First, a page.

Cleveland

Christine Hill

Cleveland Museum of Art

In late February, artist Christine Hill moved to Cleveland for five weeks to carry out a project that involved organizing and shooting a pilot for a television show. Toward this end, she studied the history of Cleveland, constructed a set, sought out local talent, and, on March 28, taped Pilot (Cleveland), a single complete episode from an imaginary late-night TV talk show, before a live audience. Behind her desk was a photo backdrop of downtown Cleveland. With the help of her “sidekick” Dave Herman, she used flash cards to tell jokes about the rivalry between Cleveland and New York City. The exhibition included the one-hour- eighteen-minute video of that show; the stage and backstage area where the production was prepared, which fills most of the large gallery; and displays of earlier performances and exhibitions elsewhere of Volksboutique, the arts organization Hill created in the early ’90s.

In her video, after being introduced like a typical talk-show host, Hill jokes in her monologue about local laws. Cleveland prohibits women from wearing patent-leather shoes, she says, because they could show reflections of underwear. Then the camera focuses on her patent-leather shoes. It is illegal, she reports, to leave chewing gum in public places. The camera displays a pack of gum. With the help of the doorman from the Ritz-Carlton, Cleveland, Hill brings out guests. Jane Scott, identified, at age eighty-four, as the “oldest rock critic,” talks about her career. A stout man wearing a Homer Simpson T-shirt does a Clint Eastwood impersonation. And a woman removes furry pink fake handcuffs and inserts her hand entirely into her mouth. Hill and Herman display cheesy memorabilia from Cleveland’s showcase Rock and Roll Hall of Fame, and Herman introduces a film he has made with local third-graders re-creating the story of the pioneers who founded the city. Finally, those children appear onstage, and, as eight unicyclists invade the studio, Herman breaks a piñata in the shape of a guitar. The kids scramble to retrieve the falling candy, while the band plays.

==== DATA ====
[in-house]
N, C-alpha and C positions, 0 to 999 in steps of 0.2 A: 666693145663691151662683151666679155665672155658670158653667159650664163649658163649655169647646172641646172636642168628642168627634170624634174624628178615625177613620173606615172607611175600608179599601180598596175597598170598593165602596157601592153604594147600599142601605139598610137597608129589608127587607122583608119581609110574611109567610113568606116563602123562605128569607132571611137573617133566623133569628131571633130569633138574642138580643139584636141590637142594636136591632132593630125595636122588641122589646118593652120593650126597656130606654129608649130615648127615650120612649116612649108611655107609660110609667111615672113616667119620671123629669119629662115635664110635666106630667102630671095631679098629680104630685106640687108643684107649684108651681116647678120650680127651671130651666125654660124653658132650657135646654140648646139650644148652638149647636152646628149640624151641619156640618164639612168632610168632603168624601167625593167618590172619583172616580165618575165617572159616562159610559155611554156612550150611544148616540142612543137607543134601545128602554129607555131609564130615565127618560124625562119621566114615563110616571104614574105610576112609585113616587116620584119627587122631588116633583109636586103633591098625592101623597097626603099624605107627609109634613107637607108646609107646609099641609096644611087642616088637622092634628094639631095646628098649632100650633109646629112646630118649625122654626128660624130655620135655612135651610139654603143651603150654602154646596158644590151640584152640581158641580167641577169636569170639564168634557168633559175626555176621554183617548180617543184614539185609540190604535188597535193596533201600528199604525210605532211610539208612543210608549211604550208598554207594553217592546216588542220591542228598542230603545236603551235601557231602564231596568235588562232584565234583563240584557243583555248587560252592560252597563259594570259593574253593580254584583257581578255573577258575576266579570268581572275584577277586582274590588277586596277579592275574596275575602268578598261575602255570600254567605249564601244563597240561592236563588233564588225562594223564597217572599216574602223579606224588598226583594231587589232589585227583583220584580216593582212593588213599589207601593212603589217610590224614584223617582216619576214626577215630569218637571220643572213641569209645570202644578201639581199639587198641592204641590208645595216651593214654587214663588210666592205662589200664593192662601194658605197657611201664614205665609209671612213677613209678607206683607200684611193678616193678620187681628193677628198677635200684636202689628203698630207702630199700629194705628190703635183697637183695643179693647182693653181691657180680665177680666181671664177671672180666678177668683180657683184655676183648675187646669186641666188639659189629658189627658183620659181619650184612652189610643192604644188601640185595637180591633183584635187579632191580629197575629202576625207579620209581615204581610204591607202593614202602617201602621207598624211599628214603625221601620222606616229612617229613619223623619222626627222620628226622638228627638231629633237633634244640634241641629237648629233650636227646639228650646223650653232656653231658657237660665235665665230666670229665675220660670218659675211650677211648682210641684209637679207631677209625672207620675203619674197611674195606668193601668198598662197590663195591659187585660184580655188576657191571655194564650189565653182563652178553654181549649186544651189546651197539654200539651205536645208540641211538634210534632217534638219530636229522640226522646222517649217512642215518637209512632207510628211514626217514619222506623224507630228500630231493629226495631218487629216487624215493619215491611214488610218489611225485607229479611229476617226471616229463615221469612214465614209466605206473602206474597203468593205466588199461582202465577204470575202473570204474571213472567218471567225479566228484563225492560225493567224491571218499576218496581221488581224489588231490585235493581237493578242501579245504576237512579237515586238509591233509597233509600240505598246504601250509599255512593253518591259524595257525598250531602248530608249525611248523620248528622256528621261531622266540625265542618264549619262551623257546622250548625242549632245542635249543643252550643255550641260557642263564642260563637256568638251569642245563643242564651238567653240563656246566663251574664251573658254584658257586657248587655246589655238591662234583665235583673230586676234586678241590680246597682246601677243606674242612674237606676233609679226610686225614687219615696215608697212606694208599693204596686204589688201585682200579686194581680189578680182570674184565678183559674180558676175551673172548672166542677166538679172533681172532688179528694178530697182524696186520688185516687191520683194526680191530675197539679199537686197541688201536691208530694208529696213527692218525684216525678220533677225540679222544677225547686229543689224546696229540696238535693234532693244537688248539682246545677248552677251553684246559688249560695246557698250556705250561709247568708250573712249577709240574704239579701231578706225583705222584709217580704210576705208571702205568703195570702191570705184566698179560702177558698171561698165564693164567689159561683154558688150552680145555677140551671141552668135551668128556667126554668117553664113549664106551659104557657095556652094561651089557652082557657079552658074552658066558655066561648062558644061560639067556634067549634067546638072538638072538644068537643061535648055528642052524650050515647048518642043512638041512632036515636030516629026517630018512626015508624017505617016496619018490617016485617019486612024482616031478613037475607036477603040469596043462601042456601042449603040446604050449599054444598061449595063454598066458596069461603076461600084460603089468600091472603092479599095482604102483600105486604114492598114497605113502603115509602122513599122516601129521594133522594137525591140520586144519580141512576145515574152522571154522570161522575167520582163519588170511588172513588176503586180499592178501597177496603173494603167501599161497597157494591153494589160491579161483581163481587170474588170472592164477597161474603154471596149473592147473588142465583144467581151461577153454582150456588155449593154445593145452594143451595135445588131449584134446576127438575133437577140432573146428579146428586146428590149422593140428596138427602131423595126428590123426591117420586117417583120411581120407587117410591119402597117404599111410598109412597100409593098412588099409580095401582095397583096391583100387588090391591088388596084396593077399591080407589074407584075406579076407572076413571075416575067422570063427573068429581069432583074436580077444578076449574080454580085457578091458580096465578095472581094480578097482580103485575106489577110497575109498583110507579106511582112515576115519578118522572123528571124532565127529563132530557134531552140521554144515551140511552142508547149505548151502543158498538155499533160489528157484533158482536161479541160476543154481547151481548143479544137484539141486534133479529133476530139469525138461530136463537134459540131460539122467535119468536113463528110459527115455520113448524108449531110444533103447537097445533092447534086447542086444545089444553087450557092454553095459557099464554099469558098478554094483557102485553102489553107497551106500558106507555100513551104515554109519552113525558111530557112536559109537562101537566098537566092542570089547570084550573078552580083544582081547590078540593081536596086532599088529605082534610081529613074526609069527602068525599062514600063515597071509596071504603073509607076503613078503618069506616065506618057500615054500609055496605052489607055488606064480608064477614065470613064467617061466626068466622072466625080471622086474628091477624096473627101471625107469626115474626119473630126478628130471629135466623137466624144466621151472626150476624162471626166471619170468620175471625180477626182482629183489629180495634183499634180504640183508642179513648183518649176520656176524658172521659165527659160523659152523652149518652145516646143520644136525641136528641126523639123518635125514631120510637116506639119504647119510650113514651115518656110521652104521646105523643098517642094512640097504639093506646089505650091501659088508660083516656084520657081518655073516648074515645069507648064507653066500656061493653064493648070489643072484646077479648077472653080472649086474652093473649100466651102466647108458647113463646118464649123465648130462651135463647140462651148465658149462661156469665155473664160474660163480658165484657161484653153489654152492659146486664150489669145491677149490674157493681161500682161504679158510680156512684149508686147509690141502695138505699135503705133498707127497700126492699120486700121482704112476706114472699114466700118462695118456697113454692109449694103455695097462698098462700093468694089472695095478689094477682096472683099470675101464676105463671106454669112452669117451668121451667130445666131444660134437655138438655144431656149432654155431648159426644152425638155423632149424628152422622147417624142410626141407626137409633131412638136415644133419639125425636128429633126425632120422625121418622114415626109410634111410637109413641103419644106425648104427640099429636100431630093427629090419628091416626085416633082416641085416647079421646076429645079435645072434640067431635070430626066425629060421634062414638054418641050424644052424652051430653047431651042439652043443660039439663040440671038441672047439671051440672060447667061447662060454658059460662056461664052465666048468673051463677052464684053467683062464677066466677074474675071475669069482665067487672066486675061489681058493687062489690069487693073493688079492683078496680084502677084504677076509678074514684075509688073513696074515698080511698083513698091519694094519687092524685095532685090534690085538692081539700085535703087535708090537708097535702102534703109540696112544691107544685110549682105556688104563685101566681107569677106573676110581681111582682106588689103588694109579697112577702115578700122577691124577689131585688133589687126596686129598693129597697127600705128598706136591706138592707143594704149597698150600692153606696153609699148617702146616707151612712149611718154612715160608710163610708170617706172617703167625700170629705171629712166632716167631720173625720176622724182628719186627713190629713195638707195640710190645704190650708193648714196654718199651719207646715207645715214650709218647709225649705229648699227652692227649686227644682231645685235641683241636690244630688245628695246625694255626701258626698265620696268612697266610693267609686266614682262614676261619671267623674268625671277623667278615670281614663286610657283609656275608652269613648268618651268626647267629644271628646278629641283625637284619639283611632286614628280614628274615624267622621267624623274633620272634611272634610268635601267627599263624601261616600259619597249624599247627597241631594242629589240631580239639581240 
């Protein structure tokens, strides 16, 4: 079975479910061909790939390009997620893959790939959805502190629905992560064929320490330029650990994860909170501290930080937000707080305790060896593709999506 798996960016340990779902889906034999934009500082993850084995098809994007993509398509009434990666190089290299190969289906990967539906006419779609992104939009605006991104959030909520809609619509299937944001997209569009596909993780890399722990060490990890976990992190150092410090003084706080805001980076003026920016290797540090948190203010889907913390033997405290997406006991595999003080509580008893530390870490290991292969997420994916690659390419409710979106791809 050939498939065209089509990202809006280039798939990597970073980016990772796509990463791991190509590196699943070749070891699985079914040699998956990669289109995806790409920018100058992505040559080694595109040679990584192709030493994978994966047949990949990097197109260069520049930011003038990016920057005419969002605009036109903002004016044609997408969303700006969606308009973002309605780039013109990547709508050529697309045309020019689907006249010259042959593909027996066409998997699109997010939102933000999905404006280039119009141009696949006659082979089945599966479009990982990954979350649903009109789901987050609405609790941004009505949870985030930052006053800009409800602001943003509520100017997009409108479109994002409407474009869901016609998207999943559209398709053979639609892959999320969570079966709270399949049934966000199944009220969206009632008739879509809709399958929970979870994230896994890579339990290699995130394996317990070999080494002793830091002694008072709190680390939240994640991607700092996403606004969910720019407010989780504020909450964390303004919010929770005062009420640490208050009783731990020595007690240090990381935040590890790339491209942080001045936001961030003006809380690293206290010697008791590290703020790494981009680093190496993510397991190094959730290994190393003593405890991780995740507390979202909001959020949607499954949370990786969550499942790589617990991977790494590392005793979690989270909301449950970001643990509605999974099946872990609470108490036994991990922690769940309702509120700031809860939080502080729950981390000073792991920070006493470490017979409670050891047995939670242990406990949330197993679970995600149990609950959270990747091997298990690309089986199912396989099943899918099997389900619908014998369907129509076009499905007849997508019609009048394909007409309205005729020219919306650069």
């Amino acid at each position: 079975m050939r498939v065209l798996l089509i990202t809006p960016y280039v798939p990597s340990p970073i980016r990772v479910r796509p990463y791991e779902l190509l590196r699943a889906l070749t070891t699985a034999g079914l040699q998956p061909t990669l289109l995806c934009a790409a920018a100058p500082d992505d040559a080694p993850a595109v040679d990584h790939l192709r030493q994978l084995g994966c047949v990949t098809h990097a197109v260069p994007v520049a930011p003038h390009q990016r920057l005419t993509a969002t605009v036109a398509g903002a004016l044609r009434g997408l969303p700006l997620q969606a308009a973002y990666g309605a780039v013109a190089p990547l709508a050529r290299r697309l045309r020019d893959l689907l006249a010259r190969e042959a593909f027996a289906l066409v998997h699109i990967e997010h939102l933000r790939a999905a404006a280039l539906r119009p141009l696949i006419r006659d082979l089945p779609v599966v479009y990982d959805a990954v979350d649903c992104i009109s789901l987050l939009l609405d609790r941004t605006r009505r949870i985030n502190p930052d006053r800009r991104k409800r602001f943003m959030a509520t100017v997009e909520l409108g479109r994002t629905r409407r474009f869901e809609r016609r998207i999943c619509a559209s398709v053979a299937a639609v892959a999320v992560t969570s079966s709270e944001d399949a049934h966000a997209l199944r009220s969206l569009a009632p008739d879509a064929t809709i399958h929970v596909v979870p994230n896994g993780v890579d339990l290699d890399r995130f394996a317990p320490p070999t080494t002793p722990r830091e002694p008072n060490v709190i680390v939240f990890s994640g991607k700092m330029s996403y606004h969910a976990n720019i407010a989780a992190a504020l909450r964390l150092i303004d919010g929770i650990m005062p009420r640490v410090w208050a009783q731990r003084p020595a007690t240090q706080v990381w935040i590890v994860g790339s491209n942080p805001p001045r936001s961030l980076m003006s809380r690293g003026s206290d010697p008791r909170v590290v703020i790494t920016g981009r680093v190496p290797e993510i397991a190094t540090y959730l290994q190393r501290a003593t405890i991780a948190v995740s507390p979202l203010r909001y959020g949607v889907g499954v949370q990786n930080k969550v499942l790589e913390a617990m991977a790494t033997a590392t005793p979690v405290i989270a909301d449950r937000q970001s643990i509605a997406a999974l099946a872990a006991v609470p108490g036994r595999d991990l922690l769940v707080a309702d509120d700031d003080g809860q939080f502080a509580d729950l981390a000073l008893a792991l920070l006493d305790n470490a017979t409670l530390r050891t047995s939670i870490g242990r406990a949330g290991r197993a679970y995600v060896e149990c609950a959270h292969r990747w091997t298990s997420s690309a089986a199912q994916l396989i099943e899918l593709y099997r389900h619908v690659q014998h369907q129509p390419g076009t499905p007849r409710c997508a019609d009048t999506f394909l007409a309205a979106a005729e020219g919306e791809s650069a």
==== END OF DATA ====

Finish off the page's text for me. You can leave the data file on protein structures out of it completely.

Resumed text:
Hill goes through the motions of being a professional talk-show host very seriously. When things don’t quite work, she soldiers on. If the audience doesn’t laugh loudly, she looks disappointed. But her jokes are not really funny and her “dumb stories” not dumb enough to be genuinely amusing. The house band is amateurish, the guests silly, and Hill’s anecdotes about Cleveland “firsts” jejeune. As we learn from the questionnaires used to identify local talent, the rehearsal schedules, and the photographs on display, elaborate negotiations and a surprising number of skilled people were required to put together this absurd show.

At first, Hill’s conception seemed merely trite. But after extended viewing, her video turned out to be oddly compelling. Neither entirely serious nor obviously ironic, she takes intrinsically slight materials and plays with them without condescension. Real talk shows are so transparently fake that any attempt to parody them or to offer a political critique would be impossibly heavy-handed. Avoiding that trap, Hill’s banal simulacrum is not bad enough to be camp. By seeming guileless, she gets the viewer to take her deadpan role seriously. The one false note was, in fact, a quotation from Walter Benjamin on one of the posters at the entrance to the show. You don’t need any theorizing to understand Hill’s oddly generous performance. Think, rather, of the scene near the end of Kafka’s Amerika, when his hero arrives at the Nature Theater of Oklahoma to find a placard: EVERYONE IS WELCOME.

David Carrier